• Apprentice to Bernini’s Ghost: A Story with a Palace, a Pandemic, and a Paradigm Shift

    Annalisa Bellettati, Anna Ruth Gatlin (see profile) , Lindsay Tan
    Research, Learning and scholarship, Architecture, Bernini, Gian Lorenzo, 1598-1680, Buildings--Repair and reconstruction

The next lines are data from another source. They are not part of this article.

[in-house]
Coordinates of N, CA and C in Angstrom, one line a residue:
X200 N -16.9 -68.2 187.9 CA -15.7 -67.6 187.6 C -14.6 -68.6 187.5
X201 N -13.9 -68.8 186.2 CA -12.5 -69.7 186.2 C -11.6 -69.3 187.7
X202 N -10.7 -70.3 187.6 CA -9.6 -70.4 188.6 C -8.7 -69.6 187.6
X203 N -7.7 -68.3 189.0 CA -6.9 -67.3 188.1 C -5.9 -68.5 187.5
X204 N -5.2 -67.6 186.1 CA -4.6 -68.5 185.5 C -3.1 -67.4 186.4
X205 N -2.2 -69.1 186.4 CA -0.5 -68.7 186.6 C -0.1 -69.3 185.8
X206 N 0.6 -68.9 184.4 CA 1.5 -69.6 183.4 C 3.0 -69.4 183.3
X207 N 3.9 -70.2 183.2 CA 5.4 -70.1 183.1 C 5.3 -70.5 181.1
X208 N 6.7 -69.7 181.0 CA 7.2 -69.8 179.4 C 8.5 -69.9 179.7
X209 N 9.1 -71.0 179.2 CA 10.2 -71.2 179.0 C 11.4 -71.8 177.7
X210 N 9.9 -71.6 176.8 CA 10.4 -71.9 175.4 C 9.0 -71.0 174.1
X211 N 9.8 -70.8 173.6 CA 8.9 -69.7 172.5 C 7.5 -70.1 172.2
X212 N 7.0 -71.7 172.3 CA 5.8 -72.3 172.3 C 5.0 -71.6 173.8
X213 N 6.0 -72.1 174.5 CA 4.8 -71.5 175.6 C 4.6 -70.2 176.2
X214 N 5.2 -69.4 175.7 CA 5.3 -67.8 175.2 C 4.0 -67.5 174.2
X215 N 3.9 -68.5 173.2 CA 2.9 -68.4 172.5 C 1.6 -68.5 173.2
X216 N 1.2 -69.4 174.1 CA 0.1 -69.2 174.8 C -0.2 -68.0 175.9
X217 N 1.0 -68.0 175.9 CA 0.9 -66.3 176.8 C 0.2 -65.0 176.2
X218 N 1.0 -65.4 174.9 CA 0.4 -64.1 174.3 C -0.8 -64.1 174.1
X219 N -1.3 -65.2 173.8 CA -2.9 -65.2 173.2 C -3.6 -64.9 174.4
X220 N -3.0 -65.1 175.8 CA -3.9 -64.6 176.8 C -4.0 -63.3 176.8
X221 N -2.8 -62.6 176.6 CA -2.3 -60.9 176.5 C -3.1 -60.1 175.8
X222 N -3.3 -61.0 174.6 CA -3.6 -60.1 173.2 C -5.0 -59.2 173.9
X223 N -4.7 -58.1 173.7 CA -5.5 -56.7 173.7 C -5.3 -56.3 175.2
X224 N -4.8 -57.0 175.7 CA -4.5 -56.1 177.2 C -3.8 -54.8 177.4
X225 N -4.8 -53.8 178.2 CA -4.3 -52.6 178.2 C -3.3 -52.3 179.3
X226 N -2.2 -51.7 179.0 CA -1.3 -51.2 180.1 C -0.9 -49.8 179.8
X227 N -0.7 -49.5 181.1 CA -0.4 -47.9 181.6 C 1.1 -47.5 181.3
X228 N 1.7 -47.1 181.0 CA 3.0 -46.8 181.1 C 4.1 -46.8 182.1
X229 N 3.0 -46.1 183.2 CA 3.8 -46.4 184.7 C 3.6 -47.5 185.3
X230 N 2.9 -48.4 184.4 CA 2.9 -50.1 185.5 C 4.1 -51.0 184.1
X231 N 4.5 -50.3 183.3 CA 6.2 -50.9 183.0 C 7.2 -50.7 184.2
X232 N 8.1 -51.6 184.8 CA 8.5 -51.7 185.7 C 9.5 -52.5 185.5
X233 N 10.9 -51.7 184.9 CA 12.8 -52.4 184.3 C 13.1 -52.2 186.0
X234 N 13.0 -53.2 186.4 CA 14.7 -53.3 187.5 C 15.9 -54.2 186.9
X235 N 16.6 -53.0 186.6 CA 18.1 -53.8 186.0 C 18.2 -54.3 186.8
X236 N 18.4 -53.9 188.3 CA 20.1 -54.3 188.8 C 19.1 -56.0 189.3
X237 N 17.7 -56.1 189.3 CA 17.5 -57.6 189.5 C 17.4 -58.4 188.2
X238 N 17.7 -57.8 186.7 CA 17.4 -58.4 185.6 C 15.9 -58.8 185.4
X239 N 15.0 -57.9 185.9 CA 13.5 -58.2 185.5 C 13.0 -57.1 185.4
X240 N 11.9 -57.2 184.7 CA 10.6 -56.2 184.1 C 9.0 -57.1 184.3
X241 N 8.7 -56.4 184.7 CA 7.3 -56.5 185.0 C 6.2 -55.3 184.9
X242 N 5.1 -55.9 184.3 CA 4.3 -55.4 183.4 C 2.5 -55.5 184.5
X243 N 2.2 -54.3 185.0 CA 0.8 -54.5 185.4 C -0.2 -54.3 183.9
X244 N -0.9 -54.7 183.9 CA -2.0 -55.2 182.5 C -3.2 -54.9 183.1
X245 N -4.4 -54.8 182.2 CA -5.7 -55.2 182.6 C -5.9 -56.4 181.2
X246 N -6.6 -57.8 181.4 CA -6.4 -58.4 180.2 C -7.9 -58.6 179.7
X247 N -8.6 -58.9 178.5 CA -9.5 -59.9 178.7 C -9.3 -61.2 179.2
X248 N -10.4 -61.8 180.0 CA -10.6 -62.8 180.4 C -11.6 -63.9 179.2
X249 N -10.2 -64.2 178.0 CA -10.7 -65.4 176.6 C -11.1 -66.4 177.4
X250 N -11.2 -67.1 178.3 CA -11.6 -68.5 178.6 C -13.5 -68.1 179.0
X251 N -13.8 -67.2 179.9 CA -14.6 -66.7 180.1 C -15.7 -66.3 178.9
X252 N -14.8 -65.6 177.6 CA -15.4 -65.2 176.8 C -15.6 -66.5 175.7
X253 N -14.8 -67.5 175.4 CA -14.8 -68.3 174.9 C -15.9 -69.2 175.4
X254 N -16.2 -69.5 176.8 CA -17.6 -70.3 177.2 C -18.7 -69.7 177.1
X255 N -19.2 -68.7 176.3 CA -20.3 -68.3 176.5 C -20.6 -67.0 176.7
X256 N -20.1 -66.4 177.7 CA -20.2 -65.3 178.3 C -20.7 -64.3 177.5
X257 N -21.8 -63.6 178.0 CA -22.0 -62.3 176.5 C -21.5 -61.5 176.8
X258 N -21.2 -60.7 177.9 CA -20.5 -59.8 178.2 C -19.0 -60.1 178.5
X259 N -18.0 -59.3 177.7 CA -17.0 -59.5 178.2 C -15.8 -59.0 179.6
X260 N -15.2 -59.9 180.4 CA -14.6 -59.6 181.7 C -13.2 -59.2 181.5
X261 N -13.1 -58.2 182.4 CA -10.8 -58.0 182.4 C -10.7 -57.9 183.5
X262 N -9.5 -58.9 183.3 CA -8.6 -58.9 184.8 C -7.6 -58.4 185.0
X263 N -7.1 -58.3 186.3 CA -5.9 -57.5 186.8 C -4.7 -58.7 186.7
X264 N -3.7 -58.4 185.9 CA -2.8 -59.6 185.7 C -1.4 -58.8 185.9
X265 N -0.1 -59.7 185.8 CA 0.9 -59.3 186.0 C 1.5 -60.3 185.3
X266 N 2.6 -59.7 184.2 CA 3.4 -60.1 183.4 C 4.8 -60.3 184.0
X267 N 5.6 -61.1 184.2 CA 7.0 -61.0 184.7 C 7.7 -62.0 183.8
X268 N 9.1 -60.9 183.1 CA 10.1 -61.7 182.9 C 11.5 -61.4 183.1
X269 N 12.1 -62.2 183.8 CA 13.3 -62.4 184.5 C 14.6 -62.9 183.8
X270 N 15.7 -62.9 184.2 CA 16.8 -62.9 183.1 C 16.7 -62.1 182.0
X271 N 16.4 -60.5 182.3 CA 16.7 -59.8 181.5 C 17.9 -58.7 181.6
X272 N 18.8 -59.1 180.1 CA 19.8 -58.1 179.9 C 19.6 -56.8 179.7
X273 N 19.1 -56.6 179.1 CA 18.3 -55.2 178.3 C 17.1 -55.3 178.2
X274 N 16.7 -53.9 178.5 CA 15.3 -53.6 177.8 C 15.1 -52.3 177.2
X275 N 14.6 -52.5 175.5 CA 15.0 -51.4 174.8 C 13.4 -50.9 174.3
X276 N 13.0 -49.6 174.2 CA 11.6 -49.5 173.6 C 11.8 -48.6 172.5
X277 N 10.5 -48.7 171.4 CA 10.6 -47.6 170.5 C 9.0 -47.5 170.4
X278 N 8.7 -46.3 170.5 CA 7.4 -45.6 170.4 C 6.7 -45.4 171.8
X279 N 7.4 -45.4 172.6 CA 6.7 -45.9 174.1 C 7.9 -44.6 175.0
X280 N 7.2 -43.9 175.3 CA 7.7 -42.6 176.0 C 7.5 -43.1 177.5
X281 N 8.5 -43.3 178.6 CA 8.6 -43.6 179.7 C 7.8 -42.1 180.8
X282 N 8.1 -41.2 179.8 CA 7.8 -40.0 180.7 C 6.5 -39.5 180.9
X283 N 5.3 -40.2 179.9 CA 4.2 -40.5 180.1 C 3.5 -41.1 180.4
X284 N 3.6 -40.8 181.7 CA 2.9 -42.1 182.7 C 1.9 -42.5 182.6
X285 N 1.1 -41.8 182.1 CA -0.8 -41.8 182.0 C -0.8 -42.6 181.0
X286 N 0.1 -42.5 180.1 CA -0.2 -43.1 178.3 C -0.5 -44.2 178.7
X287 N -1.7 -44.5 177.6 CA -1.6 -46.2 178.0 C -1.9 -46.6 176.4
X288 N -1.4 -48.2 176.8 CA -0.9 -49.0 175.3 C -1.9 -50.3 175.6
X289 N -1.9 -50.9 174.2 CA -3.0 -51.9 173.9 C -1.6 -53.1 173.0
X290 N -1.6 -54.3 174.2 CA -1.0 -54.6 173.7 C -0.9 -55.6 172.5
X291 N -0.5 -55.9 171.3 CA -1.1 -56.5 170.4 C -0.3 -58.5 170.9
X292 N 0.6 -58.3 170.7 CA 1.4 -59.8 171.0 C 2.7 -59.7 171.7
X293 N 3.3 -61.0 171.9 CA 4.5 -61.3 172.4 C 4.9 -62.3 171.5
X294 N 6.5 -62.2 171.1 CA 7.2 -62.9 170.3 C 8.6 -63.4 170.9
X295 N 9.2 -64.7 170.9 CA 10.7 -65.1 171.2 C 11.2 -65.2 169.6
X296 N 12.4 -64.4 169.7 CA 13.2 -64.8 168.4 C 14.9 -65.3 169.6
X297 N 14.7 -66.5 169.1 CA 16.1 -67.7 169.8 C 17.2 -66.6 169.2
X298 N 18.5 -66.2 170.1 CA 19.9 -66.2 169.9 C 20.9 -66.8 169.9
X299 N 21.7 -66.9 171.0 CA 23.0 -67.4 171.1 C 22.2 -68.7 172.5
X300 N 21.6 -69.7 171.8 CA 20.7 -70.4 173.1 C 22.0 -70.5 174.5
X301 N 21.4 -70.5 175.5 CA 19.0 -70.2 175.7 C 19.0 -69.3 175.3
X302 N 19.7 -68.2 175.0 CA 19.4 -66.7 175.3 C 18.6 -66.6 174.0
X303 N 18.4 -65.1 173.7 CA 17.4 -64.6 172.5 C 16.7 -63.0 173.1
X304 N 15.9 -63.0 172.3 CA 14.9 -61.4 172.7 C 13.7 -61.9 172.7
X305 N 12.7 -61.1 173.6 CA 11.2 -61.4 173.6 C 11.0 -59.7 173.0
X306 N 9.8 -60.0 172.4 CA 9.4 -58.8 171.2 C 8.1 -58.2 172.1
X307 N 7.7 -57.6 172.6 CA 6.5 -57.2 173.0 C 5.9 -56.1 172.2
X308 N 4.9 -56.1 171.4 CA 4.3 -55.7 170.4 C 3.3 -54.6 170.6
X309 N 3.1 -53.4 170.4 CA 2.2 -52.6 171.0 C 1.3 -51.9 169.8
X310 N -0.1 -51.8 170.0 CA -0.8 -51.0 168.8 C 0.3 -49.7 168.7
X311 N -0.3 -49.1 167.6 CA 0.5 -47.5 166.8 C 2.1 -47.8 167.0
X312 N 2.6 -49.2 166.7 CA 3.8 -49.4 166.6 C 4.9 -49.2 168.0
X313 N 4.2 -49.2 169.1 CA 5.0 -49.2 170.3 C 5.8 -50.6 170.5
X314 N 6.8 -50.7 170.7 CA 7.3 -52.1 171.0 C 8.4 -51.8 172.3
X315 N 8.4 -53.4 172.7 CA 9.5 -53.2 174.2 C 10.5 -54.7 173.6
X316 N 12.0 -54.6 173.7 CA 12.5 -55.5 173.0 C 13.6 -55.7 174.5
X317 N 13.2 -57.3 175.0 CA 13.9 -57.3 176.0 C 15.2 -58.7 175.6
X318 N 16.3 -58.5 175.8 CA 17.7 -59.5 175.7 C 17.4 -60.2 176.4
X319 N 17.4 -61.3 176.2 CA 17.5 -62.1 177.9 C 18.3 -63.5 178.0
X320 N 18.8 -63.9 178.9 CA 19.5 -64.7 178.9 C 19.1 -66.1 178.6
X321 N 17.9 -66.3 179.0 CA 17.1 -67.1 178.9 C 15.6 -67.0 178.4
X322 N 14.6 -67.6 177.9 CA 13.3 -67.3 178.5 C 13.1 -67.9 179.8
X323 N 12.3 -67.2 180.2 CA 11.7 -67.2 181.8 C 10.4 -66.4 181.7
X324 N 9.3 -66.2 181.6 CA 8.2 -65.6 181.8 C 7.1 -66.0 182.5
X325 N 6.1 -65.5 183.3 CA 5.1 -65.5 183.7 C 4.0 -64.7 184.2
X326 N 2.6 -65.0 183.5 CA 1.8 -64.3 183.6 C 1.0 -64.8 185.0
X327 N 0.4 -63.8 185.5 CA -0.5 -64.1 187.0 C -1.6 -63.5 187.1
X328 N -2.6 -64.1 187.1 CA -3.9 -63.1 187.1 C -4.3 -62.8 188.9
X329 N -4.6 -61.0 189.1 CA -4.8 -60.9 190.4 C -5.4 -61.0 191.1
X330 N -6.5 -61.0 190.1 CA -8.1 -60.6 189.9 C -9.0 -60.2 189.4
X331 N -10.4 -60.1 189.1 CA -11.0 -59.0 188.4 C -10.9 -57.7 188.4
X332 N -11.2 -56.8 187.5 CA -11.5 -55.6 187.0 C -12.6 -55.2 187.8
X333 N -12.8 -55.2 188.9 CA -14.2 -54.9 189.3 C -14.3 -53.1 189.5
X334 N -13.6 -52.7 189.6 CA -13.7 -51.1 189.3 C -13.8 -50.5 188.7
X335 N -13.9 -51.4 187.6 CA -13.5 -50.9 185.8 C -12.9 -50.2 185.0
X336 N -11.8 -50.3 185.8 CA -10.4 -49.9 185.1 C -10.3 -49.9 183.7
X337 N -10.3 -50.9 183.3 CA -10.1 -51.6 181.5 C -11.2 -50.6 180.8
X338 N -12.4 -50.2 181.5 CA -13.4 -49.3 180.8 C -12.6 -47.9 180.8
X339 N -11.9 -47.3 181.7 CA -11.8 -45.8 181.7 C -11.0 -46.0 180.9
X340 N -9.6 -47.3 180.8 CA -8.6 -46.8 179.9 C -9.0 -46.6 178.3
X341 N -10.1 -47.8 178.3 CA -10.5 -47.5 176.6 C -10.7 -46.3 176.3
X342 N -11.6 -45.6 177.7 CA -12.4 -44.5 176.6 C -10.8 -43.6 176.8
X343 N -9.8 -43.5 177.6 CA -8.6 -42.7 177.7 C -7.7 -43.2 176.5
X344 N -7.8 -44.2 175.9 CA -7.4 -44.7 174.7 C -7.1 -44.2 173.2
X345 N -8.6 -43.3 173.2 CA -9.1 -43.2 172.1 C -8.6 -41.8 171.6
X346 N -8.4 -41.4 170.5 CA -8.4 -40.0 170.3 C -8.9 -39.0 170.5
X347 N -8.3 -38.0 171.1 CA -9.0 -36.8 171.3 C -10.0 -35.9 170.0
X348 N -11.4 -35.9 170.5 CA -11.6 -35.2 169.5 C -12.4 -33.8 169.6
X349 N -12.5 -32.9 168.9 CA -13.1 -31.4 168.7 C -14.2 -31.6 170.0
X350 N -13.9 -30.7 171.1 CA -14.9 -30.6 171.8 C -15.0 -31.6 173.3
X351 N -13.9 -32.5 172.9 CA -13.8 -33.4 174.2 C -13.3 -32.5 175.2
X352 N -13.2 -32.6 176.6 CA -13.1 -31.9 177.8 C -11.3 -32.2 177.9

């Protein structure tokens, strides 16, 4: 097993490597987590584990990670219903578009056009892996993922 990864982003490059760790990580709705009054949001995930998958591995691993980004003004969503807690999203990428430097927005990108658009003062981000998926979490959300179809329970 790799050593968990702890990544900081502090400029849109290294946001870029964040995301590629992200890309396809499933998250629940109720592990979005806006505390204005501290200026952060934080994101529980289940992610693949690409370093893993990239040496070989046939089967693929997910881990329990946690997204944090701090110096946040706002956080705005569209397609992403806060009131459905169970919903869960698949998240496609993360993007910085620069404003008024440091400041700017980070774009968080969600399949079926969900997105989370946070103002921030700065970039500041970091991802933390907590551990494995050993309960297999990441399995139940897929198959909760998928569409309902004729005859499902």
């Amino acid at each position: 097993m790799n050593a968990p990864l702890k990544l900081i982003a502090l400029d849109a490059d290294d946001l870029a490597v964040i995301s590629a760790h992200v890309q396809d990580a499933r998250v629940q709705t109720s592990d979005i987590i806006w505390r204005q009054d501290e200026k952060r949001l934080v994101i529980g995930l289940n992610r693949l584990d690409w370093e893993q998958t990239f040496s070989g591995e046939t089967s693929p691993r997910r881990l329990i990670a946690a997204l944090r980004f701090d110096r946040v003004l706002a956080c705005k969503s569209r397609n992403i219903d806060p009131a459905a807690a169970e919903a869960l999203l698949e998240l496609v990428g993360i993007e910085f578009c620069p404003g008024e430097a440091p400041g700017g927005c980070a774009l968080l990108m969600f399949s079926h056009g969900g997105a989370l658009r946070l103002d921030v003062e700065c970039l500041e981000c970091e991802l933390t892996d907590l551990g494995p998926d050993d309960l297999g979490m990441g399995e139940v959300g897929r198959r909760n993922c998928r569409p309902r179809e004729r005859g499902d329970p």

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    Our story begins 30 km outside of Rome, Italy, in a 13th Century fortress renovated in the 17th Century by Bernini. The upper levels are a museum; lower levels are a study abroad campus. Our 12-person team was tasked to transform the dungeon into dormitories with shared living, kitchen, dining, sleeping, bathrooms, and office space. The dungeon is cut into bedrock, exposed only on the Northwest façade. We worked across languages, standards of measurement, time zones, disciplines, and almost exclusively via flat, time-lagged video chat sessions. Only once did we all meet in person to explore the dark, vast chambers and their contents. Working on the project in isolation was its own practice in mindfulness and the source of a paradigm shift. In this era of social distancing, it is hard to imagine how design can be taught effectively through remote instruction. But, every day, design firms are doing just that: working remotely in a virtual studio to create outcomes that need to feel handmade, soft, and personal. It isn’t easy. It isn’t ideal. It is, though, the reality of our work and our lives. Our design concept for this renovation is “awareness” through the apposition of form, weight, and material. In serving as apprentice to Bernini’s ghost – to see through the lens of his work – we acknowledge an intimate relationship with something sacred and fragile. In quarantine, we have taught, mentored, supported, encouraged, critiqued, and grounded students in reality. We have been mindful to express gratitude, but kept asking: when can we get back to normal? Are we missing the extraordinary learning that can be carried out amid this pandemic – across languages, standards of measurement, time zones, disciplines, via flat, time-lagged video chat sessions? Perhaps we should not be apprentice exclusively to the ghosts of the past, waiting in limbo for permission to get “back to normal”, but looking forward – to the extraordinary possibilities for interior design education.
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